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The Business Owner’s Guide to Introductory Emails

Your email strategy is one that should be all encompassing. From the email customers get upon signing up for your newsletter, to their password reset email, each of these should be optimized for success. Most important of these is the email that welcomes a person to your service, your product and ultimately your business family.

Why? The answer one that’s both simple and obvious — your introductory email is all about making a solid first impression.

While there’s always some sort of trigger that’s tripped in order for someone to sign up for your email in the first place, the introductory email is a true and formal meeting between a business and a consumer.

Just like a typical introduction, you’ve probably said something similar to people before — “hi, I’m so-and-so”. It’s nice to meet you. Unlike other meetings, there’s also a bit of personal notice thrown in there. In real life you might say “I really love that dress you’re wearing,” but the online format is something along the lines of “thanks for buying this particular product.”

In case your own introductory email strategy isn’t up to par, or it’s non-existent as of yet, we’ve got the rundown on some basic tips and tricks to make yours the best it can be.

Business people starting a running race

Start Off On the Right Foot

As simple as it sounds, how you start the “conversation” is the most pivotal moment inside your introductory email. The opening line sets the tone – are you going for super personal, or more indirect and proper. Business blog aggregate Business 2 Community’s post on introductory emails gives the following example:

  • “Dear Sir/Madam, I would be grateful if you could inform me about the new restaurant you opened in the Bronx.”
  • “Hello Mr. Smith, How are you? I just wanted to ask you about the new restaurant you’re opening in the Bronx.”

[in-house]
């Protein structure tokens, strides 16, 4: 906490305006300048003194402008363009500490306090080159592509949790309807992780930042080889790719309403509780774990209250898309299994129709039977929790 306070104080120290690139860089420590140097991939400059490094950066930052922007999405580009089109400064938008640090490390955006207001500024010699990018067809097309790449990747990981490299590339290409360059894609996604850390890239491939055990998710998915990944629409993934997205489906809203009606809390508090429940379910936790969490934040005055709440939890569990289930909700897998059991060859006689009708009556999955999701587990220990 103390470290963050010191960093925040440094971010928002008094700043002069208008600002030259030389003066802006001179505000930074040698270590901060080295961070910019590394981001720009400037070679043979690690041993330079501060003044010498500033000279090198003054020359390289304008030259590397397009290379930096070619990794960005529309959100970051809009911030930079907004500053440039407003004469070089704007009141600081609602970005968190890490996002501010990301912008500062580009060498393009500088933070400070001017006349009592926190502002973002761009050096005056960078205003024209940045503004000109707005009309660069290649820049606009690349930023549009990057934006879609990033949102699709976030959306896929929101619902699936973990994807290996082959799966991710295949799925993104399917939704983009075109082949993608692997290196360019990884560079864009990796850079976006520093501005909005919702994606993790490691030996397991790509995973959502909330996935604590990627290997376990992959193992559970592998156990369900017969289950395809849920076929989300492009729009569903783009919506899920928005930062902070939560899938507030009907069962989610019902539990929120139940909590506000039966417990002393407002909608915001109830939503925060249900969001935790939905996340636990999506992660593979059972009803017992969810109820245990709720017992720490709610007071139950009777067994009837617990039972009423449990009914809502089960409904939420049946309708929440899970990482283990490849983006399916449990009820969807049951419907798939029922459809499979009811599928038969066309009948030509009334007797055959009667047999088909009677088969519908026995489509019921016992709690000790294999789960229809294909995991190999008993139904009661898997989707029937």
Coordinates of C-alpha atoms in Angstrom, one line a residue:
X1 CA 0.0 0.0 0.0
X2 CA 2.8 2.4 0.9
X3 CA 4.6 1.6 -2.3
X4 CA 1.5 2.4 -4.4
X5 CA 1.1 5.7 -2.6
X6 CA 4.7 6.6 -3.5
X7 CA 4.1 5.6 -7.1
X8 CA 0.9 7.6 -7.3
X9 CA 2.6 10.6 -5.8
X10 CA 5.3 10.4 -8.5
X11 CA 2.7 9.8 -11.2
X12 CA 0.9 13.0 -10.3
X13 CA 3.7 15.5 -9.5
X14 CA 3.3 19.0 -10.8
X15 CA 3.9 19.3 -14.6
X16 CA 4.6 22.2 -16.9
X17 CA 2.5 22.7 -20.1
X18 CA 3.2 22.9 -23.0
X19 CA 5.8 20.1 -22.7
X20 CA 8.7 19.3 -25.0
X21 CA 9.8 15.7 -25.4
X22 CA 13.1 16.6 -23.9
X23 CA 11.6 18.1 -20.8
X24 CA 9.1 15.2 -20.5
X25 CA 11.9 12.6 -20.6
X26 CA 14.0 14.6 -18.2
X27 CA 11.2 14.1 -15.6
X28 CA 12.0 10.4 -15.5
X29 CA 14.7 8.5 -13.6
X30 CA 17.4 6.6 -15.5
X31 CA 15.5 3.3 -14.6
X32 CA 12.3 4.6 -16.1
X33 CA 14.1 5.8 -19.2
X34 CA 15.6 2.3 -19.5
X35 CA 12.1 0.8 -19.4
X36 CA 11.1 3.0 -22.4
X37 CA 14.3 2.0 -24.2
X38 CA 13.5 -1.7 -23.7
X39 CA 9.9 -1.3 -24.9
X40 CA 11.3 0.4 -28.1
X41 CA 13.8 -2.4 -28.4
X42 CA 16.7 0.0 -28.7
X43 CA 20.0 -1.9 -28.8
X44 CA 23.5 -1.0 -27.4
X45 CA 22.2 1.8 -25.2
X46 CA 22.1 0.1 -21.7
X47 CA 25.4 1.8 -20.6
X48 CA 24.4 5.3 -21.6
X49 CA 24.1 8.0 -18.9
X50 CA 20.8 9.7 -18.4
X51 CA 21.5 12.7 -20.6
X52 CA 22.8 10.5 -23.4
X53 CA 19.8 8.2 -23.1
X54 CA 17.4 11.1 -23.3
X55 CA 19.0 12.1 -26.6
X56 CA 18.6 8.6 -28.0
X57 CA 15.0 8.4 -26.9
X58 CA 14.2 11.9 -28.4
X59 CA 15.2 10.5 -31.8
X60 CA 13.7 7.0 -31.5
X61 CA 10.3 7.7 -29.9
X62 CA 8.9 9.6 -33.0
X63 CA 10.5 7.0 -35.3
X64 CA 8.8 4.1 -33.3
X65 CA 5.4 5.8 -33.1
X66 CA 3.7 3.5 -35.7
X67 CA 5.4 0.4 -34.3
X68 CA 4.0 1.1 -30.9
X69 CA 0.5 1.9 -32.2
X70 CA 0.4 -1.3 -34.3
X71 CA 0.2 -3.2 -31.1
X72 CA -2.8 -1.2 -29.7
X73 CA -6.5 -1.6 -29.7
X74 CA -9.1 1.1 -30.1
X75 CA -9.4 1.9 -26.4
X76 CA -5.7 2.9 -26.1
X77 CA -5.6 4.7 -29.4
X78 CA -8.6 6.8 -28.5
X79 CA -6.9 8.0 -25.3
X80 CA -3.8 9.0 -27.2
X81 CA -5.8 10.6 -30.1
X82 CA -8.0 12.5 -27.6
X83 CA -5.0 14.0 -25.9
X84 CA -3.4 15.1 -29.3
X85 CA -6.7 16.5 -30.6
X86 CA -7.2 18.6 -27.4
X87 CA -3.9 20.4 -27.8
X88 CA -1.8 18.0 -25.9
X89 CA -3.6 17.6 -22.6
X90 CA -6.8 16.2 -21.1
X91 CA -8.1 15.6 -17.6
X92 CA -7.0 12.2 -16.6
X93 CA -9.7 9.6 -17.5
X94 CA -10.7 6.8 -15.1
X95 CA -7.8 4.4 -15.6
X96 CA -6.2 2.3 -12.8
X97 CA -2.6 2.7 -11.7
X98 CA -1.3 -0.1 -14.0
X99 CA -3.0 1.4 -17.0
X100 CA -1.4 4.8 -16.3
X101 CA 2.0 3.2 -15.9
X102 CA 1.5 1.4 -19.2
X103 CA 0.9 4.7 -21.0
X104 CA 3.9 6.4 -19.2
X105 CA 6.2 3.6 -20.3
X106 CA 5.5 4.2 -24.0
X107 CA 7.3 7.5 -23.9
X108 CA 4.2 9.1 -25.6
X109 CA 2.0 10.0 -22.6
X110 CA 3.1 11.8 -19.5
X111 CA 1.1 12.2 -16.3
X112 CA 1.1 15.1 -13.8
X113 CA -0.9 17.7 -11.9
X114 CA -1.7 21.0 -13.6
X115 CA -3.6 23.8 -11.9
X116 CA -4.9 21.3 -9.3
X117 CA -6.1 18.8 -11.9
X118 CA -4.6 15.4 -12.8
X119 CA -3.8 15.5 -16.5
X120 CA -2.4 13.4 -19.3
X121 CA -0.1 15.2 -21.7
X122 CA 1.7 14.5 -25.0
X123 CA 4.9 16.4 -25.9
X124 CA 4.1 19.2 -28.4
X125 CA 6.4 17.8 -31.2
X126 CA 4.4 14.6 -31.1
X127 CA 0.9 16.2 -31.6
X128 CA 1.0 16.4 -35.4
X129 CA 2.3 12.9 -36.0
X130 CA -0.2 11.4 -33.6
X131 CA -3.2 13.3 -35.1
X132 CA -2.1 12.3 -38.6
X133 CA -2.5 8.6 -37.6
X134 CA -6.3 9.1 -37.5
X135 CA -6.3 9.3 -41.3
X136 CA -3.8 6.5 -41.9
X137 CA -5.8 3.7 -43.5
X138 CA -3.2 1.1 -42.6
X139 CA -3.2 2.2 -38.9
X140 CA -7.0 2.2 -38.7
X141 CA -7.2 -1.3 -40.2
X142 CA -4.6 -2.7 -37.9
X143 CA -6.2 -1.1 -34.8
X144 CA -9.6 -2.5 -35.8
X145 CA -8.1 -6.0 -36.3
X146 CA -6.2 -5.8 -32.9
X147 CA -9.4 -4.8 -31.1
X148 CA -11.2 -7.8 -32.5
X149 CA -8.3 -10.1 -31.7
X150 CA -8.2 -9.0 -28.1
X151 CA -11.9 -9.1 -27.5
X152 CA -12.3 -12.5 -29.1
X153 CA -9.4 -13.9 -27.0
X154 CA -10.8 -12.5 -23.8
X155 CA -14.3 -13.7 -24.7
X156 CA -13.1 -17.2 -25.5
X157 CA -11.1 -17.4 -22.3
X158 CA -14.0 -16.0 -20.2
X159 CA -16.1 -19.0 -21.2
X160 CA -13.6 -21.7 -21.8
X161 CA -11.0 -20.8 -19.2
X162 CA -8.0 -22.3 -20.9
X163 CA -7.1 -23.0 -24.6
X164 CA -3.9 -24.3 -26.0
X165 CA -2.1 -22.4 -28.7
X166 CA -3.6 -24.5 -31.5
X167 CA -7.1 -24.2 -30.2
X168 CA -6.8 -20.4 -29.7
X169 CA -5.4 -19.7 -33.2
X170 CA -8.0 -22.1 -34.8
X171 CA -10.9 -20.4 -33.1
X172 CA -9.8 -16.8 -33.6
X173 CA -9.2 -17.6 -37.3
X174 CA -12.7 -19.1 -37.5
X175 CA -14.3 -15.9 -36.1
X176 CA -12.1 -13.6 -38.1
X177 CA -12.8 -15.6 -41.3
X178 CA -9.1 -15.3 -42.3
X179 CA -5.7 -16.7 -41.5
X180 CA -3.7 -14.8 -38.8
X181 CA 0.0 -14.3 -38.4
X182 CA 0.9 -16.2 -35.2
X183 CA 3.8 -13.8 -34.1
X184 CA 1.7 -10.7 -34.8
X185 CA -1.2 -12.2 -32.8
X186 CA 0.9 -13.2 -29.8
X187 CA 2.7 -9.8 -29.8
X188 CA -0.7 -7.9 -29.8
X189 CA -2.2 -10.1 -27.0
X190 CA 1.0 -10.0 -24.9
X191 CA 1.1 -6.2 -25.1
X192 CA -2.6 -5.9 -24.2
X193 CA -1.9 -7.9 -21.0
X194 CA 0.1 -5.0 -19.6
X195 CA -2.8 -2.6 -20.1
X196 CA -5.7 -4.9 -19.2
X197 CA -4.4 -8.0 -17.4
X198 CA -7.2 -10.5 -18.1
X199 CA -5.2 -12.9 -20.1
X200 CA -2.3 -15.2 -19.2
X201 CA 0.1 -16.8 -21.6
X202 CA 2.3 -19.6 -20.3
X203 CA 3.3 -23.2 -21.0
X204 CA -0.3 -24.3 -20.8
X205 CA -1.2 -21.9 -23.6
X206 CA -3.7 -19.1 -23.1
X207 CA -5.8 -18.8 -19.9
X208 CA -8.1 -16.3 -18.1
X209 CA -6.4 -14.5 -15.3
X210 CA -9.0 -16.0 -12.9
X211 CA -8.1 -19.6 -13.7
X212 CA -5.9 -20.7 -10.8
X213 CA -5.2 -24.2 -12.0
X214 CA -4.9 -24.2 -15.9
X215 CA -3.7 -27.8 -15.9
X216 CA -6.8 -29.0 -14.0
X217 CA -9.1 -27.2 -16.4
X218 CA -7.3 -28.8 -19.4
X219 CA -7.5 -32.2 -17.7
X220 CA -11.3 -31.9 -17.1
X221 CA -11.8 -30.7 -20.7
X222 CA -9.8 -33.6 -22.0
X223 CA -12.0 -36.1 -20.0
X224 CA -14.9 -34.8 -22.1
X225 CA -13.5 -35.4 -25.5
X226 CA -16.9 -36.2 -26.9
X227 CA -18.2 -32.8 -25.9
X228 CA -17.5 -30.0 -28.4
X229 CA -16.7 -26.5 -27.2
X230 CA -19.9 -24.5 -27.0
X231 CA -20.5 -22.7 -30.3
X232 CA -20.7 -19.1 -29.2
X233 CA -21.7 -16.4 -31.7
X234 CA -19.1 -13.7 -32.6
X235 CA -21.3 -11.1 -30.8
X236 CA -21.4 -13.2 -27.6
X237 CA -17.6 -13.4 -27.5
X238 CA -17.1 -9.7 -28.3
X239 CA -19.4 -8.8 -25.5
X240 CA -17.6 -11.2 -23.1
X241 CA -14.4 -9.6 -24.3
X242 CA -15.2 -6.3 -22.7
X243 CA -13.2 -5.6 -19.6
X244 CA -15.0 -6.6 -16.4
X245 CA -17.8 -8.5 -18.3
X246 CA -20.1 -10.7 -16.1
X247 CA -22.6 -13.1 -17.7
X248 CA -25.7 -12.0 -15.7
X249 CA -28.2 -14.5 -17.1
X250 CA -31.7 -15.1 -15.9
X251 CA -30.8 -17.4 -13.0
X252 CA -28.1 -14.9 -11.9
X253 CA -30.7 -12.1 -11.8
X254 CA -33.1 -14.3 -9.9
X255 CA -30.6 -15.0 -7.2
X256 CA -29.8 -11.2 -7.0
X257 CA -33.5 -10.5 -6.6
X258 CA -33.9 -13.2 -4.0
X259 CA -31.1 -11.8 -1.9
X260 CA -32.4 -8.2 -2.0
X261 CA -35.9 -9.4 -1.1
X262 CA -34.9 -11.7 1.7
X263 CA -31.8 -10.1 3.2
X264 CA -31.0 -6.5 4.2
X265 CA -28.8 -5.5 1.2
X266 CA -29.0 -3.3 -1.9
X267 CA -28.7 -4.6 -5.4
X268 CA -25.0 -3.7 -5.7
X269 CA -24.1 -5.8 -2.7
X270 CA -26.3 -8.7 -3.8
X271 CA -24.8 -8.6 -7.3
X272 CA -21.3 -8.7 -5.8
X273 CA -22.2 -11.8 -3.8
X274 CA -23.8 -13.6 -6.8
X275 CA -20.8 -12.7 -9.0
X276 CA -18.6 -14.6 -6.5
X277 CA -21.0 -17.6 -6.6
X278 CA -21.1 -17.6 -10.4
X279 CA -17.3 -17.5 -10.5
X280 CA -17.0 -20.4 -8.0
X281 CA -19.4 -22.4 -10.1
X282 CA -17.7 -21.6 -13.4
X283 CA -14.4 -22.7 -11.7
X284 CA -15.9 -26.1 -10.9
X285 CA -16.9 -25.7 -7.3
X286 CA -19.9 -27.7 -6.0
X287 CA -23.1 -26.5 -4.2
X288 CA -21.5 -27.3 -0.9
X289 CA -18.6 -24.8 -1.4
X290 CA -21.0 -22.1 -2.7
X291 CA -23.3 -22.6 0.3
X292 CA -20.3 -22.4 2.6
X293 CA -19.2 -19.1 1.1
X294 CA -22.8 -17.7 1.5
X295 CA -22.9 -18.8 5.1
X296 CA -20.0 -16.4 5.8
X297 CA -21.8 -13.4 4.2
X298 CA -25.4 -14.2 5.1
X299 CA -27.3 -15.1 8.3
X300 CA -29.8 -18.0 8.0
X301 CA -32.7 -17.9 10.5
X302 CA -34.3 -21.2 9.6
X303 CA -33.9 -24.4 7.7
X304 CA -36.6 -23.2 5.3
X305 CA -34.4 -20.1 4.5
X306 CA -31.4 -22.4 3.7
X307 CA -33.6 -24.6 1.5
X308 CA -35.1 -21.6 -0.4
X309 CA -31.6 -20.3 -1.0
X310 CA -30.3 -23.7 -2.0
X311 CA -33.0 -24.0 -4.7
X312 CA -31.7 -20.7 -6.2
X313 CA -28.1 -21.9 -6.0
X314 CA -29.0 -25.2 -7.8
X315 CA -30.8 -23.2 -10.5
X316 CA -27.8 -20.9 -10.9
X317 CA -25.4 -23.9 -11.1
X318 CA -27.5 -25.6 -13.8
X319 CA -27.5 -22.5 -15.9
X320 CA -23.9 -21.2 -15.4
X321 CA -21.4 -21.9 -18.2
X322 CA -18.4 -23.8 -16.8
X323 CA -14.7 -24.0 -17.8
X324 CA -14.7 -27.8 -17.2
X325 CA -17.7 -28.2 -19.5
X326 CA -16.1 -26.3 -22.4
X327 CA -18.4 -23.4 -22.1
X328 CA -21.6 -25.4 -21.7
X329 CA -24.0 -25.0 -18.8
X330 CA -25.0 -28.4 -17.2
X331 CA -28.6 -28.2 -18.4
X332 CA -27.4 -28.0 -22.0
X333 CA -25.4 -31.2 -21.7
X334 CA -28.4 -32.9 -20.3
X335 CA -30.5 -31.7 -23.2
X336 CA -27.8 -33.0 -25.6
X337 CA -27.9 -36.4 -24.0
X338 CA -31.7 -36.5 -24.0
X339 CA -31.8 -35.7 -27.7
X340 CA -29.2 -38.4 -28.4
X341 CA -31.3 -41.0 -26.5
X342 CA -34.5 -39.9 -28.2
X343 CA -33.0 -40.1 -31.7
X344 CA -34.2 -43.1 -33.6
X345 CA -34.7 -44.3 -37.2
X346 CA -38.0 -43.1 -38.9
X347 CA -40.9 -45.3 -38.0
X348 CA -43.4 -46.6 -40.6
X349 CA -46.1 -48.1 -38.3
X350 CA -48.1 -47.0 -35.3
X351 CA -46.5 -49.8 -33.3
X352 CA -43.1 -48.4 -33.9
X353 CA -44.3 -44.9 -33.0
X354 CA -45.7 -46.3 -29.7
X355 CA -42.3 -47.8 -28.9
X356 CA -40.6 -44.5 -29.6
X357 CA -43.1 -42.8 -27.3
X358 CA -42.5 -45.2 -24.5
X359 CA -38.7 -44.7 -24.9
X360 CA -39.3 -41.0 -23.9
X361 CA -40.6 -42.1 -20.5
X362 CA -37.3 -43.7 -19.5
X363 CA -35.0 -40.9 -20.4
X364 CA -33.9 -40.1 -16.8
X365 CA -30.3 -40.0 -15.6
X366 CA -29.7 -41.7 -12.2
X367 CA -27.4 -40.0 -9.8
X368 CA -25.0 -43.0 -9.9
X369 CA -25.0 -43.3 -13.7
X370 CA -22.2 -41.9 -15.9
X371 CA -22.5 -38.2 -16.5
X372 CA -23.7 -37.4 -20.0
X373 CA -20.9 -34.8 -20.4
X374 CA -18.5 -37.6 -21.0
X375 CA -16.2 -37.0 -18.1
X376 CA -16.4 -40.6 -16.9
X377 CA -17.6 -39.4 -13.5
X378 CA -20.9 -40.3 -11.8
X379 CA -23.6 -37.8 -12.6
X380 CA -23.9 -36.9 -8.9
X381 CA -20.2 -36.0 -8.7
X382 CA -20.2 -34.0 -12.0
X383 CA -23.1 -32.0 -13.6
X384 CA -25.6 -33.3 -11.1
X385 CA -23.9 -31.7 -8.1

The first is very informal. This immediately tells your customer that you’re not trying to engage with them on a personal level, especially if you don’t even differentiate a gender. This is the kind of email they know gets sent out to everyone — there’s nothing special here.

A more conversational tone and a direct nod to the recipient, however, opens up the door for communication. You’re engaging with a person and not just a mailing list, and customers respect that.

Business woman taking notes

Start Taking Notes

Being honest, it can be hard to offer advice for the actual bulk of an email outside of its skeleton — at least when we’re speaking in specifics. There are a lot of tips we can offer in a general sense, but the bulk of your introductory email is going to be specific to your own business. What products and services are you wanting to focus on? How can you advertise them to your specific audience?

Instead of trying to hit the nail on the head for every industry out there, HubSpot has compiled a list of great intro email examples, and we’d like to point out some great takeaways here that everyone can focus on.

  • Virgin America makes it known very quickly what the tone of their business is, and they do this by including their signature nuances and phrases in their introductory email copy. This sets the tone for your business and makes consumers feel more at ease.
  • InVision gives quick, visual examples of how to actually use the app they’re trying to promote. When you can give visual references, do so.
  • The preview text for Food52’s introductory email is cheeky and clever while still being brand focused. No matter what the tone, make sure that the preview text of your email is something that commands attention.

These are only a few examples of great introductory email tips. Look through some yourself and start taking notes on what works and what doesn’t.

Man singing

End On a High Note

In the same vein, your introductory email should also end on the upswing. Think of the following formula when you craft your first introductory email:

  • Introduction — the more personal, the better.
  • Middle — personalized and important information you want to share currently.
  • Closing — a personalized and grateful note for their subscription or engagement.

In reality, your closing doesn’t have to be a thank you – the thank you can be one of the first things you say. Going back to the HubSpot example list, the first entry is from Kate Spade who puts her own email “thank you” in gigantic bold letters.

It’s up to you to come up with the meat of this sandwich, but the two pieces of bread (introduction, closing) are across the board.

If you really want to get on the good side of a customer, make sure you thank them for their business and engagement. After all, no one forced them to sign up for your email. They did that of their own volition, and that’s something to be thankful for.

About Victor Green

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